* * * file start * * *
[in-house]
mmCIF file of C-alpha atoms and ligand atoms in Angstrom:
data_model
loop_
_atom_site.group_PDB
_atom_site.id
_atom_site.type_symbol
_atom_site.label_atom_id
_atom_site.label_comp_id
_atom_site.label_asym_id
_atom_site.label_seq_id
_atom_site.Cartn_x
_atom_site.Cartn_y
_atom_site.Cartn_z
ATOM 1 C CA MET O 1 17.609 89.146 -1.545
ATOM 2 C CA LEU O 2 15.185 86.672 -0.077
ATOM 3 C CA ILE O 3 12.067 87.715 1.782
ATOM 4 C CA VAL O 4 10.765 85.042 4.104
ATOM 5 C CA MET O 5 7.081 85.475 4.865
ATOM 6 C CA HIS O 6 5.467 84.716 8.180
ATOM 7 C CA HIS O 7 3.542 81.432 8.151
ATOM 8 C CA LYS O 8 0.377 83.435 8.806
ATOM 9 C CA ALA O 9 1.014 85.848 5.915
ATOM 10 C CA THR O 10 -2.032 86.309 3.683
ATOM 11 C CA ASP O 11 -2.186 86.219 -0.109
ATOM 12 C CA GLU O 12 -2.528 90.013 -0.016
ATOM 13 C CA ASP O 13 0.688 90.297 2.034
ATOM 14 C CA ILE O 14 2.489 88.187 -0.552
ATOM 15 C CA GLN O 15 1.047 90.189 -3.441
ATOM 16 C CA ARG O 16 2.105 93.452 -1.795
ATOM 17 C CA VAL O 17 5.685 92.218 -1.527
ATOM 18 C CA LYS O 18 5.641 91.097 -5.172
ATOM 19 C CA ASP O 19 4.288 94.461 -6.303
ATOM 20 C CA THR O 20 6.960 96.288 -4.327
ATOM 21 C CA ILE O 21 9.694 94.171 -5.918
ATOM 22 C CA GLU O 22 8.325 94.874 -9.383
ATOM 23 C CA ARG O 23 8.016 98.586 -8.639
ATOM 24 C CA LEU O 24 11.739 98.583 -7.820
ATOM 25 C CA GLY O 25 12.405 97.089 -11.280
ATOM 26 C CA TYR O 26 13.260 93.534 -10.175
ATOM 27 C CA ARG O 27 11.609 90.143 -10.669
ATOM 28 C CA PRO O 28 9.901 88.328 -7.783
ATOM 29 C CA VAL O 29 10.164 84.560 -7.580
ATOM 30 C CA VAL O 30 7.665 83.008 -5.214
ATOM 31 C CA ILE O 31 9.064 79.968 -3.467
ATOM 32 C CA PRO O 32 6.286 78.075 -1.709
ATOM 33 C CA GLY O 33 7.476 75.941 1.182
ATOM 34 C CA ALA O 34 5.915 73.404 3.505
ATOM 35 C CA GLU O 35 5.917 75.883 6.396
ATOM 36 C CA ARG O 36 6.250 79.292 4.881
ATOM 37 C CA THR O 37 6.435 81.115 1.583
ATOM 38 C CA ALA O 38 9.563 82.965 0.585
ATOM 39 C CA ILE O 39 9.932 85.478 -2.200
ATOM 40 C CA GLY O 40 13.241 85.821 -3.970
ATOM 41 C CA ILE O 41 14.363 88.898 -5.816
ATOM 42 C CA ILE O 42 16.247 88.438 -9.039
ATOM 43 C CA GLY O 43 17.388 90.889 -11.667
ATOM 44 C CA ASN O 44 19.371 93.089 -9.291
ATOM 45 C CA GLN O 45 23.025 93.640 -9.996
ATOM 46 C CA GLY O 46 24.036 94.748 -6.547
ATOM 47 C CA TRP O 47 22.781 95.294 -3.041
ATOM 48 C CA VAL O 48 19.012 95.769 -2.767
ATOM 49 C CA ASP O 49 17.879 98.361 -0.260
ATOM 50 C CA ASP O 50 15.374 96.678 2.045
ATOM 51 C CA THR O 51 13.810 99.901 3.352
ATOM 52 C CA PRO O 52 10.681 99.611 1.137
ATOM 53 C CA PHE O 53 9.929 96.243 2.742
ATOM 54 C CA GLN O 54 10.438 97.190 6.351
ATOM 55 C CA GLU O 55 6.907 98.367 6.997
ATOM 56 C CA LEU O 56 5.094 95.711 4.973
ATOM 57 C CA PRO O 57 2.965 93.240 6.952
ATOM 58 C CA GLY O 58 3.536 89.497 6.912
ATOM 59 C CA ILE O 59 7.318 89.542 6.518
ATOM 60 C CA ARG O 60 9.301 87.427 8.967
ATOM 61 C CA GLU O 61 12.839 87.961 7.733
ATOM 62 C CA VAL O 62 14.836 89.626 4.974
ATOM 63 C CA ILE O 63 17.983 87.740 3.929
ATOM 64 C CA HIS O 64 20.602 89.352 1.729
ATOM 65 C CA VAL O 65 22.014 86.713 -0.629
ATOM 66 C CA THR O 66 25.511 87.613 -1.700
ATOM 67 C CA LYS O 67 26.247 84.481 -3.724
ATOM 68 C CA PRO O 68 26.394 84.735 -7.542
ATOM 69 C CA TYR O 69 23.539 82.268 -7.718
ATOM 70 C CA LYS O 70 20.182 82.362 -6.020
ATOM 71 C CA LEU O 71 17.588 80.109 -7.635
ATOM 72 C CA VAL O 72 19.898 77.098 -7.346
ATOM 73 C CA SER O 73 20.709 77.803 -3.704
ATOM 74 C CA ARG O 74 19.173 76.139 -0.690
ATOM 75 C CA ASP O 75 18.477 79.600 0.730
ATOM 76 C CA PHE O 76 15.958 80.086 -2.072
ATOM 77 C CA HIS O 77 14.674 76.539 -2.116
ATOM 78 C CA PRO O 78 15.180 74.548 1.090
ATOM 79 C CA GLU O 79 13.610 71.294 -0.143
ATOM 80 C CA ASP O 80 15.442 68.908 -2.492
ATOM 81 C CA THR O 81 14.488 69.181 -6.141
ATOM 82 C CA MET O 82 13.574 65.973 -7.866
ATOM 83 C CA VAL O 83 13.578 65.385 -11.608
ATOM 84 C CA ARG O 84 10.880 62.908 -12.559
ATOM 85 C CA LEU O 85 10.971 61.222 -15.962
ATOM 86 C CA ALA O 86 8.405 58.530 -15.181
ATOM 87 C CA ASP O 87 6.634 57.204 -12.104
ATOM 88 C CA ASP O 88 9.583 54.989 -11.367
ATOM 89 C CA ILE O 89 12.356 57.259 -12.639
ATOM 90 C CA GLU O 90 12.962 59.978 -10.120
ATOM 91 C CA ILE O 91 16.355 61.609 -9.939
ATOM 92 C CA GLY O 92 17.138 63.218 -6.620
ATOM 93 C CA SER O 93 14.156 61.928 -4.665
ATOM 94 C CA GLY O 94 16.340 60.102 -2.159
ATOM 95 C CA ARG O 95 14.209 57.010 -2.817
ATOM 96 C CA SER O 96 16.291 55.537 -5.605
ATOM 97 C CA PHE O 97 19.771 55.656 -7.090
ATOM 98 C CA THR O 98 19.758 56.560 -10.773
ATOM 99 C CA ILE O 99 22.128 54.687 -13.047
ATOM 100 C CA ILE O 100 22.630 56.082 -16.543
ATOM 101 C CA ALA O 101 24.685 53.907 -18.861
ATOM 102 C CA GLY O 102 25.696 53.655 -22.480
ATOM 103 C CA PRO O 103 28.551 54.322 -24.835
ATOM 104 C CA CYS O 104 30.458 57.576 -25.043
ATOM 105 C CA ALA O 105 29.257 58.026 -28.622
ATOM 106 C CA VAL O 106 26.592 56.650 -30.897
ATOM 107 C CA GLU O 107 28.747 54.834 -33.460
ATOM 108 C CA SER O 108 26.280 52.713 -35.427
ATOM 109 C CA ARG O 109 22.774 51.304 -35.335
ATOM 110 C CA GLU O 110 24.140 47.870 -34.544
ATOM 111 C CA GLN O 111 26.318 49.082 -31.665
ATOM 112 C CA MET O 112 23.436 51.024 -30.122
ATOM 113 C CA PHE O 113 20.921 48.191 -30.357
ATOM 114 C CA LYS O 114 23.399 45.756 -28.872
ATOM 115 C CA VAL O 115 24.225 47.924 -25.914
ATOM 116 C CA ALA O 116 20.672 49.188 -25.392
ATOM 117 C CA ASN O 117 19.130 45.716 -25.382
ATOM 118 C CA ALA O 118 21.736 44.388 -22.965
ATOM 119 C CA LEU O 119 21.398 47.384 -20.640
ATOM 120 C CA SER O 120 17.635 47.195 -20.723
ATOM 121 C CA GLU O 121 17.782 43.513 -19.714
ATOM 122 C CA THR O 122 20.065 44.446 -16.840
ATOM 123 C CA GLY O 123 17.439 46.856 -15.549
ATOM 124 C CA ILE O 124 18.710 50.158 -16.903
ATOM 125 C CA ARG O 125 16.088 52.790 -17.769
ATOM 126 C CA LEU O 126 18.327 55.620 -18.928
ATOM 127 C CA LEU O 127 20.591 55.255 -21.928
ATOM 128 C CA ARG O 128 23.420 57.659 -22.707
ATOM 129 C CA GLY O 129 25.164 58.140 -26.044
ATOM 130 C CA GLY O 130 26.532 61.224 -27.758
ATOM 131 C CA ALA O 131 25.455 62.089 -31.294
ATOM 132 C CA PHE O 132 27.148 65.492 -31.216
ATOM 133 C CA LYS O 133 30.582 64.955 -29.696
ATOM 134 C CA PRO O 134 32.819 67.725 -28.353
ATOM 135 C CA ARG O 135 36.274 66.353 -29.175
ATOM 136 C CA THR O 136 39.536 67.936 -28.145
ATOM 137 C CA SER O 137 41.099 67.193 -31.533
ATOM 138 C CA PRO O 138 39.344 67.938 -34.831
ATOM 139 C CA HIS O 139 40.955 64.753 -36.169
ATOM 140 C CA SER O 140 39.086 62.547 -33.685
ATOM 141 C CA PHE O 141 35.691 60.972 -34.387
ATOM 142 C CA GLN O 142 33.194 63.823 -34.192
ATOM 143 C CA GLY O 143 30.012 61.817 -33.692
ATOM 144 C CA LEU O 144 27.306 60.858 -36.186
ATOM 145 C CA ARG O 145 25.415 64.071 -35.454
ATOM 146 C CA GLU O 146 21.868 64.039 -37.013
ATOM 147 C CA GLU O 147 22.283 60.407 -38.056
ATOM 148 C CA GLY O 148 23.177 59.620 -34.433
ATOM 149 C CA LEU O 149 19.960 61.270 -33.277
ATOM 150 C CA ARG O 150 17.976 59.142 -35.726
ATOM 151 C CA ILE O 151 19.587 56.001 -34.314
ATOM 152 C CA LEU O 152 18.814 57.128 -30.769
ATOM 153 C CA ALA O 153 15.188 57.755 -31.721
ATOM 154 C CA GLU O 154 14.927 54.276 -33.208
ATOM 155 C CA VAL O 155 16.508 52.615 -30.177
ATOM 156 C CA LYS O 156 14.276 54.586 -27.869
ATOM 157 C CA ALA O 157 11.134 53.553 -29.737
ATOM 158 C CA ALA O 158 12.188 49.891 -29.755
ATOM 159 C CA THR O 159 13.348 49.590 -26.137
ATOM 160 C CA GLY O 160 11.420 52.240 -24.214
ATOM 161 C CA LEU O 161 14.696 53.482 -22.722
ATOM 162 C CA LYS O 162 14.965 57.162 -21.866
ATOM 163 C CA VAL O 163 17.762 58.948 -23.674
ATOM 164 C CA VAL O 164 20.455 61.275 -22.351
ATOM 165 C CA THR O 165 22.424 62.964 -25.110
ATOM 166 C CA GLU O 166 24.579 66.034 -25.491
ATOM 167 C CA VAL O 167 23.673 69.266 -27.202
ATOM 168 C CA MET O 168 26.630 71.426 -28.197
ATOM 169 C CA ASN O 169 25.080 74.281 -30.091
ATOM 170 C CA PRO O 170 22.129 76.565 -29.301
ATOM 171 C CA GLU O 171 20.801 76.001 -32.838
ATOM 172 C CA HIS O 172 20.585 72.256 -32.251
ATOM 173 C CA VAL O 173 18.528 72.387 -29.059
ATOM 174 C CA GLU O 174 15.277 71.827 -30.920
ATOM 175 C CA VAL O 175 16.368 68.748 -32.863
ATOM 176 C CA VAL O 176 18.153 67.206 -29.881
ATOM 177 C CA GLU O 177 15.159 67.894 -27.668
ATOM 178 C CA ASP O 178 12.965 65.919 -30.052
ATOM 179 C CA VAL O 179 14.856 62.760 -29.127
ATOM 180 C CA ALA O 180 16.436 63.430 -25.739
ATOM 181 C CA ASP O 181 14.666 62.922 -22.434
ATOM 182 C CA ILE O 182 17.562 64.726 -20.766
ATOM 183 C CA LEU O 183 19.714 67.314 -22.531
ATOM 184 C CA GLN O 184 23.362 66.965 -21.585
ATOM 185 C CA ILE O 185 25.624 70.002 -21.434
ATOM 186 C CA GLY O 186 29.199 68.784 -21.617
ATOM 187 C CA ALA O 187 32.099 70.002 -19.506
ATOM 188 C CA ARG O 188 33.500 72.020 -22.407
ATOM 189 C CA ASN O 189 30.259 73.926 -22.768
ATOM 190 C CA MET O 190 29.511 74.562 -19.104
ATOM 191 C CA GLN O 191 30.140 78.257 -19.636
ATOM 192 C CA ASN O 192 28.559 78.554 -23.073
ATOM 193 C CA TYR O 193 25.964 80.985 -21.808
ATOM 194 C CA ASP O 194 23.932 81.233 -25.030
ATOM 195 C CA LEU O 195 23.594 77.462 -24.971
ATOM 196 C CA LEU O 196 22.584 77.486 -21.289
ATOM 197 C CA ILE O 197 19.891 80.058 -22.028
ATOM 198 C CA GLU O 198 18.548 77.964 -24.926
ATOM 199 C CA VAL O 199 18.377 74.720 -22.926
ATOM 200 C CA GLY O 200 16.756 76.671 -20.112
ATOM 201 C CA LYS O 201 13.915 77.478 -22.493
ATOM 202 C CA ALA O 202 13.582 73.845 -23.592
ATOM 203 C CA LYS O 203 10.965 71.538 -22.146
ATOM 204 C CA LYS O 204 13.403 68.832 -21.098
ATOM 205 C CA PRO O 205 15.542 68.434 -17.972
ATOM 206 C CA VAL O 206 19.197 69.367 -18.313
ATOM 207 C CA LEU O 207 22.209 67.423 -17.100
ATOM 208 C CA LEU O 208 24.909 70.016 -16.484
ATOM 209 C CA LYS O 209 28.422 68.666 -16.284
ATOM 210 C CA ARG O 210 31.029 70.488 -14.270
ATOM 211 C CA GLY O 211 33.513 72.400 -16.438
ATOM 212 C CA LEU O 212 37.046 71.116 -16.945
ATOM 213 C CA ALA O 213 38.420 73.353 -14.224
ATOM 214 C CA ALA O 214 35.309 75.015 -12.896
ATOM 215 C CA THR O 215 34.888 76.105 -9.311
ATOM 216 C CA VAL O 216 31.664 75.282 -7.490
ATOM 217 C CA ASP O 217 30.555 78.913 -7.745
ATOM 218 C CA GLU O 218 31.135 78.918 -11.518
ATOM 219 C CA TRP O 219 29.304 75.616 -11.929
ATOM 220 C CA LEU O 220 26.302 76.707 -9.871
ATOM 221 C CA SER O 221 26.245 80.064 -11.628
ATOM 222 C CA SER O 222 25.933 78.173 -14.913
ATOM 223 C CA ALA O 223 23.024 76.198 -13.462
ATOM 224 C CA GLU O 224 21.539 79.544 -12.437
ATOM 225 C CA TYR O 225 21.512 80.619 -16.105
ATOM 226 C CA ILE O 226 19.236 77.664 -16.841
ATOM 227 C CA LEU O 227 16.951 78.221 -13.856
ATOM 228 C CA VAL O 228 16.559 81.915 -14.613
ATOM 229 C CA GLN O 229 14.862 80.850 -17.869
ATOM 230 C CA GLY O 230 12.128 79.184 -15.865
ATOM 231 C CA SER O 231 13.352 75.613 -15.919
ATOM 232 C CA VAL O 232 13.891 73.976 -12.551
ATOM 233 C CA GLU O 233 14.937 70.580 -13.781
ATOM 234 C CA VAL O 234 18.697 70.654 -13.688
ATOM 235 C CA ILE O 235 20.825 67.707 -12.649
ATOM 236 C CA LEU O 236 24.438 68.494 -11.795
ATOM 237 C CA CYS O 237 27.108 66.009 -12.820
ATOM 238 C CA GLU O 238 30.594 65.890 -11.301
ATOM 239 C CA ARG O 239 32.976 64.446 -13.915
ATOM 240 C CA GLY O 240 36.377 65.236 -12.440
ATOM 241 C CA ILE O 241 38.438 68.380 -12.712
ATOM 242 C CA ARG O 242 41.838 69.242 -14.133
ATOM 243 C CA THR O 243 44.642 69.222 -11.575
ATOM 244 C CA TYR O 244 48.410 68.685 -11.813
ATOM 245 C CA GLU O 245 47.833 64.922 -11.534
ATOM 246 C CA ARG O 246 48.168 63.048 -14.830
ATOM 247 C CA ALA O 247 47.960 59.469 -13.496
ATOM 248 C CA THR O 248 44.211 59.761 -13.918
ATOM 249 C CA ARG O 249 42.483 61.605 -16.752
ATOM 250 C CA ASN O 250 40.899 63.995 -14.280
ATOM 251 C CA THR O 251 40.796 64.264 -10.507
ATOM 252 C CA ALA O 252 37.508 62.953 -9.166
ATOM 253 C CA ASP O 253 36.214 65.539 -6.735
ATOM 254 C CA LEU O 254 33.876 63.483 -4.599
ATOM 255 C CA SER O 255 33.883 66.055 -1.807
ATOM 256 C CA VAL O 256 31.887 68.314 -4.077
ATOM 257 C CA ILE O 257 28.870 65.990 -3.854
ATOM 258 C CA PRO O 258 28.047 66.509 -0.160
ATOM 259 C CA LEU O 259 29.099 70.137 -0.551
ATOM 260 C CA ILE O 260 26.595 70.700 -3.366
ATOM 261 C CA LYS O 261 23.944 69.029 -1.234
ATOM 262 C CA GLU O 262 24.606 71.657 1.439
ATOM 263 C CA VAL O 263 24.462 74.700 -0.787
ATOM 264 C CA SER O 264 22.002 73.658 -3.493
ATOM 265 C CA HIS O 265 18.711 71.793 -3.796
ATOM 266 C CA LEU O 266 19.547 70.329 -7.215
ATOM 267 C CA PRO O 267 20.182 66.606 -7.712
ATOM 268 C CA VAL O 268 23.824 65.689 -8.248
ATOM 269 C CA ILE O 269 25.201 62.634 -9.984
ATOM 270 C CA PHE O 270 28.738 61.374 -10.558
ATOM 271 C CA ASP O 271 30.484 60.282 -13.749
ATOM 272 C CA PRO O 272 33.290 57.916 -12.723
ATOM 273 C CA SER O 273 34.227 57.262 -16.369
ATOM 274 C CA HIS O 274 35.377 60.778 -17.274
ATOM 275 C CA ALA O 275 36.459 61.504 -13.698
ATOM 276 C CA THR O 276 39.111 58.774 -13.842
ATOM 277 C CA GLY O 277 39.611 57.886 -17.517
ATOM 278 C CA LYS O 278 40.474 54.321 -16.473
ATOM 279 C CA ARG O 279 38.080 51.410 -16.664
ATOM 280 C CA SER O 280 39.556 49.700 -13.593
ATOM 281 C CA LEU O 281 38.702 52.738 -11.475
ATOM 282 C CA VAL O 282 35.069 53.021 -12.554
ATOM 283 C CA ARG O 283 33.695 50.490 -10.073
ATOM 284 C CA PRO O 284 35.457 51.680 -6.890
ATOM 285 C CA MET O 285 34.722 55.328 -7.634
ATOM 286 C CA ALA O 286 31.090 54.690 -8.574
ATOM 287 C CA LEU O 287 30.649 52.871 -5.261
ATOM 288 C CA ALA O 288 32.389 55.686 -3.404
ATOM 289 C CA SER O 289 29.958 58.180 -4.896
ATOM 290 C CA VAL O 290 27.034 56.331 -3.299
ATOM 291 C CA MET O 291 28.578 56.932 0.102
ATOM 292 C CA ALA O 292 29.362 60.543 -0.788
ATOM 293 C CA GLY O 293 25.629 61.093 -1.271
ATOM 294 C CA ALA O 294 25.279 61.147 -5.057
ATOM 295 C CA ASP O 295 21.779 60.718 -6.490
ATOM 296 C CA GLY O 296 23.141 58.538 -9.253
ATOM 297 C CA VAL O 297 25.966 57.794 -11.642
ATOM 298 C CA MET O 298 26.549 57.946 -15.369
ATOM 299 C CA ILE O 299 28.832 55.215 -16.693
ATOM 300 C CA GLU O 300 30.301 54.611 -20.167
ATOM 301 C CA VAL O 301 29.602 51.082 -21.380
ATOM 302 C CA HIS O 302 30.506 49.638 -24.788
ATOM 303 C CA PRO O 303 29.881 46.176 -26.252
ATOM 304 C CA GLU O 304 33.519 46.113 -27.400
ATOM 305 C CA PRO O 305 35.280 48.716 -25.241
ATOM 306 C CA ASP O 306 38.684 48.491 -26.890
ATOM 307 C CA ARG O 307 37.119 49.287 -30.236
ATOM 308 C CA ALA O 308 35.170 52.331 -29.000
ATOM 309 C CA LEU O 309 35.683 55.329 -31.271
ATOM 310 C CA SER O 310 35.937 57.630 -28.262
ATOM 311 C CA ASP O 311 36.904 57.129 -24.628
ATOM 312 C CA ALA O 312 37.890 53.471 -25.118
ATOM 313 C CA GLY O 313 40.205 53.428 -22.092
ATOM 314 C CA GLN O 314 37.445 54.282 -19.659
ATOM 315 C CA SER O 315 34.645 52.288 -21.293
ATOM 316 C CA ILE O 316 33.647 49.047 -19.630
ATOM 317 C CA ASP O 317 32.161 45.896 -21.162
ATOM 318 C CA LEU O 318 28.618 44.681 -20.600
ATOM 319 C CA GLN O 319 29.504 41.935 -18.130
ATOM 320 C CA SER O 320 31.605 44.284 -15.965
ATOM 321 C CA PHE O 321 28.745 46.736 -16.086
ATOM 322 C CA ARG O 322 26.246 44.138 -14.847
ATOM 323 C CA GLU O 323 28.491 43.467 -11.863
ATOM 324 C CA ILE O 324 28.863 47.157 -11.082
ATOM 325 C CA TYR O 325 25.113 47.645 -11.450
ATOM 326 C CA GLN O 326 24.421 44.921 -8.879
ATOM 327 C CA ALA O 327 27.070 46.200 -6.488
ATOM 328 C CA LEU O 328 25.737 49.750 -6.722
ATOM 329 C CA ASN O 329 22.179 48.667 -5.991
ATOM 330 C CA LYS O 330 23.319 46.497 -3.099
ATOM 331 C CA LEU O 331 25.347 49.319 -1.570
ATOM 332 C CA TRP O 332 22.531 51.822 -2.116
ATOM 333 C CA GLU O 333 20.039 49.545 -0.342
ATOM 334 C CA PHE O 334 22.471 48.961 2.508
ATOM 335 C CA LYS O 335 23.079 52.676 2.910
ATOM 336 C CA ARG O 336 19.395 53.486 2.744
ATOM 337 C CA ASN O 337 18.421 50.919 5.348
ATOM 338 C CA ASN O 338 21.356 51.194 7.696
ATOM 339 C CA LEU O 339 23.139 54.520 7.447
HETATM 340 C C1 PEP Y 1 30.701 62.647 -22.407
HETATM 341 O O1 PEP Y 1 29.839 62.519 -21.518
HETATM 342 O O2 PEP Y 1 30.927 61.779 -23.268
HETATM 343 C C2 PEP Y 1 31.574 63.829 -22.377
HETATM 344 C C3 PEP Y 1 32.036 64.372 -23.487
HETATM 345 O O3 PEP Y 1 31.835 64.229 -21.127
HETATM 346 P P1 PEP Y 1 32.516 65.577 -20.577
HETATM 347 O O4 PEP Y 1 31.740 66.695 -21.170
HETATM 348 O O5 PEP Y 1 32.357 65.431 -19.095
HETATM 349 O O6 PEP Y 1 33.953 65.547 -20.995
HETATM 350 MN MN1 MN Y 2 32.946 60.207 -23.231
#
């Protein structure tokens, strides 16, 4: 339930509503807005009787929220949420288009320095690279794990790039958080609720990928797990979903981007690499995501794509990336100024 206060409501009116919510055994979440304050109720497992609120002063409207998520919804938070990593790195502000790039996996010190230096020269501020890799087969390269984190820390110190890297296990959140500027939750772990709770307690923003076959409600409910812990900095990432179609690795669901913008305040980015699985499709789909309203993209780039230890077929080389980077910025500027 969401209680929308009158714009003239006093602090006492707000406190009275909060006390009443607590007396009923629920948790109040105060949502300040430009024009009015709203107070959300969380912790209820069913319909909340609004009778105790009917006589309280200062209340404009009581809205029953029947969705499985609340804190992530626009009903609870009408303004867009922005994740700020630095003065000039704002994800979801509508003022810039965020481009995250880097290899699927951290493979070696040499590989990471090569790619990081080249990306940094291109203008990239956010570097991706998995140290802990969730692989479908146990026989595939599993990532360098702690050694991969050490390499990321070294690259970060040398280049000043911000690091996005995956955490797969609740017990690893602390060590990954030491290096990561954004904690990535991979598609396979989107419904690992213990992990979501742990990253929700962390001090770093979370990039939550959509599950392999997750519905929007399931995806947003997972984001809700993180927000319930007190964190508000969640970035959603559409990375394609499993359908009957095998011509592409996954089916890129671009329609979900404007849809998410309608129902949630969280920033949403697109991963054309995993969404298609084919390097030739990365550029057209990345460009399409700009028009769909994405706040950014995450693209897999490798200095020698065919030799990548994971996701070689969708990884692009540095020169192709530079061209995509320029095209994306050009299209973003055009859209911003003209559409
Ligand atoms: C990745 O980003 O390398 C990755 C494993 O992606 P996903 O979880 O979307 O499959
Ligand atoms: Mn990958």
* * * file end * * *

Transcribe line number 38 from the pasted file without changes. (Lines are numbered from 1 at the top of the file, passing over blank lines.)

ATOM 24 C CA LEU O 24 11.739 98.583 -7.820